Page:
You are an accounting consultant with Numbers-R-Us LLP, a firm of independent accounting and management consultants. You have been asked by one of your clients – Ms. Kali St. Laurent, the president of ABC Widgets Inc. in North Bay, Ont. – for some advice.
ABC Widgets manufactures 750,000 kronks a year. Kronks are metal parts which are used in making widgets; one kronk is included in each widget. ABC uses these kronks to make the widgets it sells to customers across Canada.
ABC has been approached by Dr. Lester Meighen, the president of Meighen Kronks Corp., a manufacturer of kronks. Dr. Meighen has offered to sell kronks to ABC for $10 each (including the shipping costs). Meighen could ship the kronks to ABC within one week of the order, and offers a two-year warranty on each kronk. Dr. Meighen has guaranteed the price for two years.
Currently, ABC makes the kronks in a specially-designed area in its factory in North Bay. Each kronk costs $14 to make (see the summary at the end of this document). Ms. St. Laurent wants you to recommend whether ABC should buy the kronks from Meighen or continue to make the kronks itself.
You gathered the following information in your research. Some of the data may be useful in your decision; some may be irrelevant.
ABC sells its widget at prices between $65 and $75 each. ABC’s main competitors charge between $45 and $55. ABC can charge higher prices because it offers the highest-quality widgets, a five-year warranty, and delivery within two days of the order.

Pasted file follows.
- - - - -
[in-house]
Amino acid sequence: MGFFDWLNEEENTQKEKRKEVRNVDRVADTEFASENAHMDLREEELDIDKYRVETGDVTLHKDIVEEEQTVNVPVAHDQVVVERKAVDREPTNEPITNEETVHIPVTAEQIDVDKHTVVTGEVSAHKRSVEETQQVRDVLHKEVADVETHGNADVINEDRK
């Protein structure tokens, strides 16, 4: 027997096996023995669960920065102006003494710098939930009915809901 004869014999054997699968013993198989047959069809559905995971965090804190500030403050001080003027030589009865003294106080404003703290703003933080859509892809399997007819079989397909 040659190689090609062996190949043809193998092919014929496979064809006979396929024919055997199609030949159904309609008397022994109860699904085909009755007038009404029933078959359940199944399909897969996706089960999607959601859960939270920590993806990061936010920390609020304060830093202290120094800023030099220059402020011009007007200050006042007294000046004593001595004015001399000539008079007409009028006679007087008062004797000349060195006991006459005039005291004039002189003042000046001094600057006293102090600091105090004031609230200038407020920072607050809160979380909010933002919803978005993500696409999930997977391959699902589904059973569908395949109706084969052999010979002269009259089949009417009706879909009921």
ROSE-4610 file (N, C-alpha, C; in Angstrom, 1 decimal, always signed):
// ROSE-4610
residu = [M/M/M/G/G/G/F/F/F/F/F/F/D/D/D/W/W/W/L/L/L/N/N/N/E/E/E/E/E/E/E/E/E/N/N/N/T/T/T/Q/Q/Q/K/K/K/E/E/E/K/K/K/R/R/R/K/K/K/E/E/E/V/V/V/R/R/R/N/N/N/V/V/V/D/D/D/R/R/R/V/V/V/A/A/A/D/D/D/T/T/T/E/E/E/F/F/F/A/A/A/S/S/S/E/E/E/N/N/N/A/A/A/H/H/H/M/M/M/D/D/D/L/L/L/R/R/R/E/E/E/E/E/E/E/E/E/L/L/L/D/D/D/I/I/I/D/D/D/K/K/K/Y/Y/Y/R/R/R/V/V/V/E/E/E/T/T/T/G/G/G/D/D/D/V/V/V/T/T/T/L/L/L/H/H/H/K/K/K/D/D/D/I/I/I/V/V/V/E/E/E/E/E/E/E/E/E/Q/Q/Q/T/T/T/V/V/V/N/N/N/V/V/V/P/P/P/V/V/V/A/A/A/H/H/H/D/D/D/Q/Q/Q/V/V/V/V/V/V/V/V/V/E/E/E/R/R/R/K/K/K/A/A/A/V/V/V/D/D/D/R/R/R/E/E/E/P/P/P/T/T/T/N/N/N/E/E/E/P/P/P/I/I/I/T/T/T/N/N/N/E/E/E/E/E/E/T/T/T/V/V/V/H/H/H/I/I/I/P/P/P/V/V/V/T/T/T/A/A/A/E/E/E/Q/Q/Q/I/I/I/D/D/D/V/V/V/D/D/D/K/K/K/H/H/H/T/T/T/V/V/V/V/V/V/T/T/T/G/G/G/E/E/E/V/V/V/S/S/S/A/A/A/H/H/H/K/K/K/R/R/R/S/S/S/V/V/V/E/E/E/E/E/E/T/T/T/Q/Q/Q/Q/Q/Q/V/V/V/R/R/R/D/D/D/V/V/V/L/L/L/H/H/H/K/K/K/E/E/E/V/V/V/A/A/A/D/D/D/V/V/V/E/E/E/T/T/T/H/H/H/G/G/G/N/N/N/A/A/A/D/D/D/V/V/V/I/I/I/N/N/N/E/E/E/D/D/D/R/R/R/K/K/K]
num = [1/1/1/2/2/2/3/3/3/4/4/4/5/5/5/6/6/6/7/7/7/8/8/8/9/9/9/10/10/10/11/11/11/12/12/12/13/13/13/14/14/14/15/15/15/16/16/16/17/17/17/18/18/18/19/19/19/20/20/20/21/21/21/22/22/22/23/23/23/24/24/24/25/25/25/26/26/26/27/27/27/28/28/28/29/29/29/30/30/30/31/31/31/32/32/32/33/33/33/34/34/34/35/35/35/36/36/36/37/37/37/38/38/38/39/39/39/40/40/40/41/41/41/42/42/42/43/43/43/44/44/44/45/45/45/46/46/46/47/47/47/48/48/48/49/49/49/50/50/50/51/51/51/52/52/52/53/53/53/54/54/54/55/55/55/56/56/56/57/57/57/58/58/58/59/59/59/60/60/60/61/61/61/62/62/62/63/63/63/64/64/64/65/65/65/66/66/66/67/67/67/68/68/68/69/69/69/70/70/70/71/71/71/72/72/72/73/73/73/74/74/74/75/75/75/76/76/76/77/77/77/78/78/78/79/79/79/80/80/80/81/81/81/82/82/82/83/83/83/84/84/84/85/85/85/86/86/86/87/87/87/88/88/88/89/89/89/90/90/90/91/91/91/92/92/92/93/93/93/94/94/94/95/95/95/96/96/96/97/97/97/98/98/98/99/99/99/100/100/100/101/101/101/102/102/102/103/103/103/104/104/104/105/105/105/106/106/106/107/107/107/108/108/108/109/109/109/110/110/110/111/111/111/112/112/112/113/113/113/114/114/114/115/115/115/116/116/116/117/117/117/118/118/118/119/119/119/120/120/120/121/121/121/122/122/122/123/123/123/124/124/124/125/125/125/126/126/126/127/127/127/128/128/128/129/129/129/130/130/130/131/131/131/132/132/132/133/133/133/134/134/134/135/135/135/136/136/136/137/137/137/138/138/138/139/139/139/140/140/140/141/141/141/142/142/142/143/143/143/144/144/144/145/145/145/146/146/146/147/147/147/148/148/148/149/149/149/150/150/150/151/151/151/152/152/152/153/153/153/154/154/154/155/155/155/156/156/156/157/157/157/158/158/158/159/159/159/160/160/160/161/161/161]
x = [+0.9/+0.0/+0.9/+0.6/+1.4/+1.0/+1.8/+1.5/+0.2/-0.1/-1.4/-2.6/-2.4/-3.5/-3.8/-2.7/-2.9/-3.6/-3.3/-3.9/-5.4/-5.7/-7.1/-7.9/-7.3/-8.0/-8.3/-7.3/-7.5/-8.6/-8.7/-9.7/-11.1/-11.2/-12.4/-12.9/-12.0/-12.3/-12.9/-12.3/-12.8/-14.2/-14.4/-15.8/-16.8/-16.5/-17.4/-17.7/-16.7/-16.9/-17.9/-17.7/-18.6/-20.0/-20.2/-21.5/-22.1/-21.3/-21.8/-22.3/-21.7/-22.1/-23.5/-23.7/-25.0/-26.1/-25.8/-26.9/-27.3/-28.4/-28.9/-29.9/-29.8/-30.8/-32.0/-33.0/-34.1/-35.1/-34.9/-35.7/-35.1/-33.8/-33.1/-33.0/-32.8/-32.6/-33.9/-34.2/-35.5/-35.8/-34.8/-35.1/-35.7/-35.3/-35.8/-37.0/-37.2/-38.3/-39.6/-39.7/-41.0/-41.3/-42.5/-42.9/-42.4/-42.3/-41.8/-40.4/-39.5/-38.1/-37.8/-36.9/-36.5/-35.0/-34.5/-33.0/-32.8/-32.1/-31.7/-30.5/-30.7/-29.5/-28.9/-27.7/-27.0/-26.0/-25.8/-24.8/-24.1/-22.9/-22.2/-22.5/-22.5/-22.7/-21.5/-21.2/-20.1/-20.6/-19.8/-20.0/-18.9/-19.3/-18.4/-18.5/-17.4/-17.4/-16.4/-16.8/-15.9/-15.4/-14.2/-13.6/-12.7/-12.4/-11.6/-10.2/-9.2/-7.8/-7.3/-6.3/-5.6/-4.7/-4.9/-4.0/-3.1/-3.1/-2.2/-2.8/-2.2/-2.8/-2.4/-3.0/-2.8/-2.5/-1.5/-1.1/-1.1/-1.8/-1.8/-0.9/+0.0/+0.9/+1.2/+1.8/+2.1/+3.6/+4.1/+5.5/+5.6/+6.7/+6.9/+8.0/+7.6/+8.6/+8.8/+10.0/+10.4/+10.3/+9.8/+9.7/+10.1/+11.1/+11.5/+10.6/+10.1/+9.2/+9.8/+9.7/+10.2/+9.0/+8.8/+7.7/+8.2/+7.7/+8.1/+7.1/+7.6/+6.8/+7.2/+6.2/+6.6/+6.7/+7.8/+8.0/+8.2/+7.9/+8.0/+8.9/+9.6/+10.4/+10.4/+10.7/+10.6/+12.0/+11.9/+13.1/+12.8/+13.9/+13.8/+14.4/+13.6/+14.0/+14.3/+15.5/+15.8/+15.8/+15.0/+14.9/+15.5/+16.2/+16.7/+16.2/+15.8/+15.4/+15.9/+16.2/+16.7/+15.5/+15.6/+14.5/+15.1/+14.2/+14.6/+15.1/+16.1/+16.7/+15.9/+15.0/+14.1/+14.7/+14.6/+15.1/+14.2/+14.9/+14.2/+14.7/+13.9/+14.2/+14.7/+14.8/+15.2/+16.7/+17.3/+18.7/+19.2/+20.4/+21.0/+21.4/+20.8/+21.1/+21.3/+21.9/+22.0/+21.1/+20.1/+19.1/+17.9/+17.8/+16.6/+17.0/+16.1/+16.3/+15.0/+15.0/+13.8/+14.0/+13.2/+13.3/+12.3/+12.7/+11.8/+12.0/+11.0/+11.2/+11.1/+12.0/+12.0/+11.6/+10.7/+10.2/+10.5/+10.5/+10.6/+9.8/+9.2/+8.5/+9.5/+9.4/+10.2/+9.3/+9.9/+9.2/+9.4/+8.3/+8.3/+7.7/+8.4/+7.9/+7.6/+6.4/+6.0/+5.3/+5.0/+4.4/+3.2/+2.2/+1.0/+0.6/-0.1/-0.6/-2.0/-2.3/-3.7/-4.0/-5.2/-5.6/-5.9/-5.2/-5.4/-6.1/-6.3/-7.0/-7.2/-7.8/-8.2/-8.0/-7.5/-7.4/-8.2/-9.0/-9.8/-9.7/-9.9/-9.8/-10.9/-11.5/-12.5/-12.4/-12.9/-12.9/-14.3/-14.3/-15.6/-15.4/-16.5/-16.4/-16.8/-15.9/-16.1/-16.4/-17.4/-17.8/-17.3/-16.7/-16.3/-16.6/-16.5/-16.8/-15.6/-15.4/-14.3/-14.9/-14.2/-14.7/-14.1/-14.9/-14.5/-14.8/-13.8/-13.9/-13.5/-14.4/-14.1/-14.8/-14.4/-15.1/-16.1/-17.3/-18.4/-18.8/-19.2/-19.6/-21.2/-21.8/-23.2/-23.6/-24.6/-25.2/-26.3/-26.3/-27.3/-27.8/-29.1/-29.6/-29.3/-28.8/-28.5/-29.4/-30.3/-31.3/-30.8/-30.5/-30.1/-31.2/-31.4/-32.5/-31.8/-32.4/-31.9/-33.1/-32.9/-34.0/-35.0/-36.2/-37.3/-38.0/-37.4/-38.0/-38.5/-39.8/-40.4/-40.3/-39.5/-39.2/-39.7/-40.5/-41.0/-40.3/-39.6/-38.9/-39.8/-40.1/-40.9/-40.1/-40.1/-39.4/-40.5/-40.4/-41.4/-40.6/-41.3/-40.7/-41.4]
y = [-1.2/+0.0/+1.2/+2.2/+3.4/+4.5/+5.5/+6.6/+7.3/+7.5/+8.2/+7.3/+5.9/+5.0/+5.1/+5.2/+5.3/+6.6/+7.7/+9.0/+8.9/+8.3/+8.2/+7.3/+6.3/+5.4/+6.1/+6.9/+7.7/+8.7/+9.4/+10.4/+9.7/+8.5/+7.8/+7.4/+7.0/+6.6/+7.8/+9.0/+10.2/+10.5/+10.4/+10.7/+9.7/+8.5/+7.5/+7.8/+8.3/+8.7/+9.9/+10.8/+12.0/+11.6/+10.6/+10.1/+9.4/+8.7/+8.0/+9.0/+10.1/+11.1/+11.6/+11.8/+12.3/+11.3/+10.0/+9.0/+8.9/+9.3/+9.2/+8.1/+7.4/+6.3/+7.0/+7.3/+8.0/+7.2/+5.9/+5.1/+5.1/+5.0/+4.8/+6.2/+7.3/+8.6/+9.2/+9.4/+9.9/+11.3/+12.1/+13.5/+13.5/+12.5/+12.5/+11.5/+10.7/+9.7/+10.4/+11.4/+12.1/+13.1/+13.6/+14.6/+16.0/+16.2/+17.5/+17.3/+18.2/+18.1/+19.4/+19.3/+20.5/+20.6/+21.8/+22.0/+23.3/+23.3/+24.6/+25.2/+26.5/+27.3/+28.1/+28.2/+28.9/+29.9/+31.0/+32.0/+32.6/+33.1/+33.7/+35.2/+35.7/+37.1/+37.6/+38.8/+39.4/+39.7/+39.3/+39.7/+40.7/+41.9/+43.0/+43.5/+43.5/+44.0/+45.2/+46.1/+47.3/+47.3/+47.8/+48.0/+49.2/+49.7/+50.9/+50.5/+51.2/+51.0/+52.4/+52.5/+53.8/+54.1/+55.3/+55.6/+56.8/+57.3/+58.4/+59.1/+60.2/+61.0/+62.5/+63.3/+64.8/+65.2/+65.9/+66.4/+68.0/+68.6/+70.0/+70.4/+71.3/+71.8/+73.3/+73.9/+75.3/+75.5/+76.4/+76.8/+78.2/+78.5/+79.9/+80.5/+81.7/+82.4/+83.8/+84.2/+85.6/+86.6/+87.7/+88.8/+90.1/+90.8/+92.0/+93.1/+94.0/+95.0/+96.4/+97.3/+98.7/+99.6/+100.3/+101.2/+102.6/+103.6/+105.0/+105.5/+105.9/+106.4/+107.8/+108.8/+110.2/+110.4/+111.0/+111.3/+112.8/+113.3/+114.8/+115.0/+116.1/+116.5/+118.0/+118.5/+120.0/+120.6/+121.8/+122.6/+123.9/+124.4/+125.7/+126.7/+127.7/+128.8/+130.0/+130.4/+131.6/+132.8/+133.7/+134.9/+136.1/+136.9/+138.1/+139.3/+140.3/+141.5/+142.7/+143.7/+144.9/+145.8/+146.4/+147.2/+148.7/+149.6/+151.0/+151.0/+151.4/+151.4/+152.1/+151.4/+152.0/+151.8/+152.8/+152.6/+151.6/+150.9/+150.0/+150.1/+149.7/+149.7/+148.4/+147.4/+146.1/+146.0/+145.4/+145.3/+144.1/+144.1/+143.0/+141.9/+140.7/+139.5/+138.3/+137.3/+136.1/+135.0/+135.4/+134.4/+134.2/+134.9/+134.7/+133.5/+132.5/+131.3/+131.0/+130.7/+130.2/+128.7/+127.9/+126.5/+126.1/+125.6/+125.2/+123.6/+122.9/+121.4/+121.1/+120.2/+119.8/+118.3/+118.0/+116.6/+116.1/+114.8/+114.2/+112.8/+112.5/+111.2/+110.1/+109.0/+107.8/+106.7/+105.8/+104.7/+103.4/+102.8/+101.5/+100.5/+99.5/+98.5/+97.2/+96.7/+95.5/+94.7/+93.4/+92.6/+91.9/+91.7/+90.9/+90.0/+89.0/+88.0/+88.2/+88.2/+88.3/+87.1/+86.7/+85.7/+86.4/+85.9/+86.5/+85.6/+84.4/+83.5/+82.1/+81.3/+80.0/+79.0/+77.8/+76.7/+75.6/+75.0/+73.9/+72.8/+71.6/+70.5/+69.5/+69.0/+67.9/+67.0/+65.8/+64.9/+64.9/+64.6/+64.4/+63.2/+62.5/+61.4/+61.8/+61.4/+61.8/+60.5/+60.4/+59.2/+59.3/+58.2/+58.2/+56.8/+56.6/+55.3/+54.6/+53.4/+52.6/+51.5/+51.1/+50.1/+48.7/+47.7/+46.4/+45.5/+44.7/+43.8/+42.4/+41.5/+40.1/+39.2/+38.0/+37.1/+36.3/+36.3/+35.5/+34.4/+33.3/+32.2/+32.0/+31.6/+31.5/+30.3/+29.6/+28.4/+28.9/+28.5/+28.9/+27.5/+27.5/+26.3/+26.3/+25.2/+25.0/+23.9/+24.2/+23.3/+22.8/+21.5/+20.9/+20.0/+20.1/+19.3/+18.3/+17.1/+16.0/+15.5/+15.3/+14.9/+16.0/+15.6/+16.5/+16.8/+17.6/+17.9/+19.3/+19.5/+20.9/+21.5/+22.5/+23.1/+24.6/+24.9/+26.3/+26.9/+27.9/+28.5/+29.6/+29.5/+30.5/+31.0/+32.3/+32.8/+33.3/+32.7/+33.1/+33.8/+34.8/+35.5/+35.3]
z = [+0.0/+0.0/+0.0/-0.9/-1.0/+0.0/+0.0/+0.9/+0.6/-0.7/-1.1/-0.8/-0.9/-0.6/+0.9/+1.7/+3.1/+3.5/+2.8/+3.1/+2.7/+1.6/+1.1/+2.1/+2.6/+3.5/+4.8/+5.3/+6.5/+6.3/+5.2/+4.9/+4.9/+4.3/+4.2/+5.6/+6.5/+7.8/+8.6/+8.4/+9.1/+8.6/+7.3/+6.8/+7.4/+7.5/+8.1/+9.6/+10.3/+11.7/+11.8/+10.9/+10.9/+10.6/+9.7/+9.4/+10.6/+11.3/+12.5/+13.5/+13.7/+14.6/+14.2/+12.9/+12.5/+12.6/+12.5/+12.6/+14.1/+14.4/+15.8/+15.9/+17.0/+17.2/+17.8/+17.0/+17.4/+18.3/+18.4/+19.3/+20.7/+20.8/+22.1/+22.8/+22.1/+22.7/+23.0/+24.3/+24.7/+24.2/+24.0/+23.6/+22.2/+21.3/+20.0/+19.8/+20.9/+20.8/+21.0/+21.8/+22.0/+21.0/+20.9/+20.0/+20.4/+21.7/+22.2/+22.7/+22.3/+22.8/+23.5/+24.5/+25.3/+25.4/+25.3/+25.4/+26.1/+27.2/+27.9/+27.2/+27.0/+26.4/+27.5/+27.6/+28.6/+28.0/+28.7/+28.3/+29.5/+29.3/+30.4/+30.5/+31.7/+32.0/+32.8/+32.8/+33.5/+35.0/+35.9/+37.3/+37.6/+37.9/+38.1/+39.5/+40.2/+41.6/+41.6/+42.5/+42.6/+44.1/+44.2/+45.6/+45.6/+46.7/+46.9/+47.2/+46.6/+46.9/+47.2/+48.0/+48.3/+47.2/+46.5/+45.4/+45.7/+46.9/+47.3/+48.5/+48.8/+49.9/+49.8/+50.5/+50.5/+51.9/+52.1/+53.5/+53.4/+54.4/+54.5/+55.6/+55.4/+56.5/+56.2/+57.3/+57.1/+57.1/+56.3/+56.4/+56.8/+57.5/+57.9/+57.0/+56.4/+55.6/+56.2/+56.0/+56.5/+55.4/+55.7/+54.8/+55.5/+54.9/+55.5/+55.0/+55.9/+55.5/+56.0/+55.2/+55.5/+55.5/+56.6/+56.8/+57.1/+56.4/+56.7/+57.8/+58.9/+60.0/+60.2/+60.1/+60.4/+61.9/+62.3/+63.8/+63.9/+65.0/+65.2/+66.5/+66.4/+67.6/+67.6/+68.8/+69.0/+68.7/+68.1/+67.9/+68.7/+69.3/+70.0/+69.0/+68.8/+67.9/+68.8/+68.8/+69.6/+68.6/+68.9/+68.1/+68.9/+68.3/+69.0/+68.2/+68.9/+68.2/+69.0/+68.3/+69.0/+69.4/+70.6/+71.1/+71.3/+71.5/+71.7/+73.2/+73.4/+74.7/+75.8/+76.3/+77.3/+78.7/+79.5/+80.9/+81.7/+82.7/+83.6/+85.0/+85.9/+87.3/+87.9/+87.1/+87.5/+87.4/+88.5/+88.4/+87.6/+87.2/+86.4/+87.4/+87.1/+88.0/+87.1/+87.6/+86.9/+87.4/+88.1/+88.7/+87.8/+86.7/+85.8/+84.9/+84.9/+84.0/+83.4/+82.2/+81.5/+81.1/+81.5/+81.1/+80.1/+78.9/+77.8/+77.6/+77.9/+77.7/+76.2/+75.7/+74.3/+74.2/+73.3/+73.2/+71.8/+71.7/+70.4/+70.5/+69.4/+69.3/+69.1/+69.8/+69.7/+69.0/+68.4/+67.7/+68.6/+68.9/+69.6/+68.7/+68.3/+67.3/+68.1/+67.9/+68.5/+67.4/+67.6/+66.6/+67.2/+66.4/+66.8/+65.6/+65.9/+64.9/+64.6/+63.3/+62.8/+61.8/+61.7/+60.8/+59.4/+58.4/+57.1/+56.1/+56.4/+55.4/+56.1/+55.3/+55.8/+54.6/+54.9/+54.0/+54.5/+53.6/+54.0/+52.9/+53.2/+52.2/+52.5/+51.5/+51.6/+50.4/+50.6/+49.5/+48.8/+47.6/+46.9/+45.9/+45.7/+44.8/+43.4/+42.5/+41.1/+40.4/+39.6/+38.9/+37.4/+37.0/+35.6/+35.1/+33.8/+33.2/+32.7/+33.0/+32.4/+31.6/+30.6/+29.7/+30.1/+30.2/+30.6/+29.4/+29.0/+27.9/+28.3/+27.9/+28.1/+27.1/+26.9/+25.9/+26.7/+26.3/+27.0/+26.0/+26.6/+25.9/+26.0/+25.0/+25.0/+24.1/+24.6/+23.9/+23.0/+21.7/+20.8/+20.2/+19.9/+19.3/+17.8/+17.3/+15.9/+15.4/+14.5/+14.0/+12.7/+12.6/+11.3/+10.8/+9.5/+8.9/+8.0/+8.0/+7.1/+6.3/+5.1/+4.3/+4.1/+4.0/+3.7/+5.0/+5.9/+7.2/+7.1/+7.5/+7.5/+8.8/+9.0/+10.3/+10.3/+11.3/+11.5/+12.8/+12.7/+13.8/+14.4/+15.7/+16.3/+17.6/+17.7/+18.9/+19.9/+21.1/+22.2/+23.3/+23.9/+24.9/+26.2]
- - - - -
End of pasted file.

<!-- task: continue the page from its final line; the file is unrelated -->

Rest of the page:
ABC currently sells 750,000 widgets a year. ABC’s profit on each widget is $20.
In response to its customers’ requests, ABC designs several new models of widgets each year. Each new widget design requires some modifications in the kronks. Meighen can make these design changes at no cost if it is given one month’s notice.
Kronks are large, and take up a lot of storage room. Therefore, ABC makes kronks in small batches as they are needed.
If ABC buys widgets from Meighen, the factory space used to make kronks will not be used. ABC can save about $50,000 a year in heating and electricity costs if it shuts down this part of the factory; total heating and lighting costs for the entire factory average $300,000 a year.
If ABC buys the widgets, it will lay off the six long-time employees responsible for making the kronks, each of whom earns $50,000 annually. The one-time severance cost will be $120,000. Ms. St. Laurent does not believe that any other labour costs will change.
The machinery used by ABC to make kronks was bought in 2010 for $1,500,000. It has an expected useful life of 15 years, with no disposal value after that. ABC believes it can sell the machinery to another widget manufacturer; the net proceeds would be $150,000.
Meighen Kronks Corp. is well-known for making better-than-average kronks in large quantities. It has been in business for 20 years.
Please help me make a brief letter of recommendation to Ms. St. Laurent.
TABLE 1: COST OF MAKING KRONKS
Direct labour $6.75
Direct material 5.25
Overhead allocated* 2.00
TOTAL UNIT COST $14.00
*Includes all factory and administrative overhead.